McNutt Bywater says there are options for them to continue to be sustainable.

“A lot of our gourmet foods come from Canada and the United States and we also have lots of products for the retail side of the business, however, it’s the wholesale side that is going to take a hit,” she says.

“We have a retail business only because we have a wholesale business and that’s something I’ve been telling people for a long time.”

McNutt Bywater says there have also been signs to point to being optimistic.

“Through Covid, people are definitely more conscientious of their local businesses and how important they are to the success of the community,” she says.

“People want to go to these unique and different places and have these experiences of shopping. People realize that they are not just supporting us, but also supporting those 35 people and their families in Callander.”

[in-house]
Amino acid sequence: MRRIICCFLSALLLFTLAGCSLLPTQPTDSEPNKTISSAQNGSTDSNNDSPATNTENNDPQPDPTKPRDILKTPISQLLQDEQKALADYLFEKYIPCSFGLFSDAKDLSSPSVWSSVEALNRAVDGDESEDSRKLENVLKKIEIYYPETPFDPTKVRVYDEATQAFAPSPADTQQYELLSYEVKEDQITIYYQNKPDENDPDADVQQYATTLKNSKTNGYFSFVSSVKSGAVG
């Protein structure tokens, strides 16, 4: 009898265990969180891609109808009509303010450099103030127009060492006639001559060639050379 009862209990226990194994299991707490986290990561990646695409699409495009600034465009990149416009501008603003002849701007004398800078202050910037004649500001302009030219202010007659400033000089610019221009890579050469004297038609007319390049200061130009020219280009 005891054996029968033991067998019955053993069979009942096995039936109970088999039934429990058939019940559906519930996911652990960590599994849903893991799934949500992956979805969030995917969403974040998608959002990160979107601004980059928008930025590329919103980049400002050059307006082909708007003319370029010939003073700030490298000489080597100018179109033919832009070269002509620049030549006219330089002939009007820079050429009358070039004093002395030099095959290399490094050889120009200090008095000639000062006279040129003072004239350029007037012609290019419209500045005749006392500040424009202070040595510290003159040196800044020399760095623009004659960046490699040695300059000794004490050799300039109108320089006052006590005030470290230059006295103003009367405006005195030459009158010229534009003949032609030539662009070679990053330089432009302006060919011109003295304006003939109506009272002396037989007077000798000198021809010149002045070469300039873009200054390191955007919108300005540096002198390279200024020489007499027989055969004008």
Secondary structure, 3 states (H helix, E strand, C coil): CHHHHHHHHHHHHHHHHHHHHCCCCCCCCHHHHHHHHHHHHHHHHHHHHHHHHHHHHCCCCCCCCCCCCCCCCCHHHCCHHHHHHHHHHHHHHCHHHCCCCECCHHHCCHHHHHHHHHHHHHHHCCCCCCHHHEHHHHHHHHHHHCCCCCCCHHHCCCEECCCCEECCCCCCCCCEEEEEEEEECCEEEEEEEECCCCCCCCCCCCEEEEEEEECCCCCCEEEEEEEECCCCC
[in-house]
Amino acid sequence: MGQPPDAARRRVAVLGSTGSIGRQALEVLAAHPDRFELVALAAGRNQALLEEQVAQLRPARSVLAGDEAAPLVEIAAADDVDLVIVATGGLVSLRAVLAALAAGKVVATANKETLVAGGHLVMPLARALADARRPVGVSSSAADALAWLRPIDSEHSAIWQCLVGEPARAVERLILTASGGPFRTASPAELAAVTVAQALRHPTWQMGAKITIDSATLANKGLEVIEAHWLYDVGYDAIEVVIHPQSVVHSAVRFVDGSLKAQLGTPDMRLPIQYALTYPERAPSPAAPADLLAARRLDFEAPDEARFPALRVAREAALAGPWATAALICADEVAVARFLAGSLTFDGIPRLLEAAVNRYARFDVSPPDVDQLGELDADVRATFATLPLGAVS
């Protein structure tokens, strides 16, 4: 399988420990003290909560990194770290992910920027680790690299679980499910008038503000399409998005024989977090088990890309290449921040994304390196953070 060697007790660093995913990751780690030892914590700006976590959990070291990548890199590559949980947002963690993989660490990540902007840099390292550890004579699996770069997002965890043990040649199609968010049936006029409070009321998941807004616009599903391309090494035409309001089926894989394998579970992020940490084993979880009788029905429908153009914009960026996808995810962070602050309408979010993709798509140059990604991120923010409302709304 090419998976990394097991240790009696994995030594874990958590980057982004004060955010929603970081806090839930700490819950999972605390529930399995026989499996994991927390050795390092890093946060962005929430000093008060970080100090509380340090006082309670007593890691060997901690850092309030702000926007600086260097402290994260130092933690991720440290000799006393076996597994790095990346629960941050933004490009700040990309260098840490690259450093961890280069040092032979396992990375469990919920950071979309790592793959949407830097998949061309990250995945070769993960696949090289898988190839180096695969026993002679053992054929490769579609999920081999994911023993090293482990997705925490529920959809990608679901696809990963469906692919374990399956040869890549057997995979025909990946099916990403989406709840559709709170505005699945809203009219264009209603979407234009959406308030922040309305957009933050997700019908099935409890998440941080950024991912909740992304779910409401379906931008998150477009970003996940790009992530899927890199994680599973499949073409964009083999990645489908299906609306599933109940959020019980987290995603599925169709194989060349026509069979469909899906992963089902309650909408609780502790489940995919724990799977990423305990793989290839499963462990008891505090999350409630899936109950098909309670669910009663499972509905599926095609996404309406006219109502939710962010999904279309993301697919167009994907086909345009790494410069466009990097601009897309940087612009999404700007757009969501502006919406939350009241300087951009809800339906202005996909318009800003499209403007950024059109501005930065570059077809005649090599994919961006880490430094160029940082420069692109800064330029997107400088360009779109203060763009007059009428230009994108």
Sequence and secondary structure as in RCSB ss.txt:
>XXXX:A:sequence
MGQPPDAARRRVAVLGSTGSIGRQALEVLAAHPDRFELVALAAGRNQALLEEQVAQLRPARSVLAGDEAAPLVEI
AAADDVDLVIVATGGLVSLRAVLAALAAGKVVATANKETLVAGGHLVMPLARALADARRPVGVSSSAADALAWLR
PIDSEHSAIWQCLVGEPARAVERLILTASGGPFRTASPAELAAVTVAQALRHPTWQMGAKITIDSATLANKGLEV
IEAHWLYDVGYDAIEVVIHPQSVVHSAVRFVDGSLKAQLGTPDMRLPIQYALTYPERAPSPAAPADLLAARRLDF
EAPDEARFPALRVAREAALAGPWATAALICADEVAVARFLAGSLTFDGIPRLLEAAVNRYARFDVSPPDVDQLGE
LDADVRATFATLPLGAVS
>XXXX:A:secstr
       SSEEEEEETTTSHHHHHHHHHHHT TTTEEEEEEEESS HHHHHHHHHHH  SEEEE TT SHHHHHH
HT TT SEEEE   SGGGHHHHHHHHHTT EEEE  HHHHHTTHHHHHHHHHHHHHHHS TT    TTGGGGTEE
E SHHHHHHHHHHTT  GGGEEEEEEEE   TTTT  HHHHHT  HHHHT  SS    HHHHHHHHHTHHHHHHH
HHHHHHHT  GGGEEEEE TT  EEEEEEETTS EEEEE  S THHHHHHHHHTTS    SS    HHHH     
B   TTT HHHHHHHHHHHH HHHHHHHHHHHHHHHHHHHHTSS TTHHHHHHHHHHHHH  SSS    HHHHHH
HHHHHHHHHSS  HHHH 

McNutt Bywater also adds that the support stretches farther than just the Callander area.

“There are hundreds of families that were relying on Vested Interest in Indonesia, so when people buy a product from us, they aren’t just buying a pretty thing, they are supporting a lot of people,” she says.

McNutt Bywater describes her store as a “feel-good place.” She says, “We have people who say they can just spend all day in the store. I’m told that when people come to visit our area, the first place they are taken to is our store. Our local people are proud to show off the uniqueness of the store to their friends from out of town.”





Matt Sookram

About the Author: Matt Sookram

Matthew Sookram is a Canadore College graduate. He has lived and worked in North Bay since 2009 covering different beats; everything from City Council to North Bay Battalion.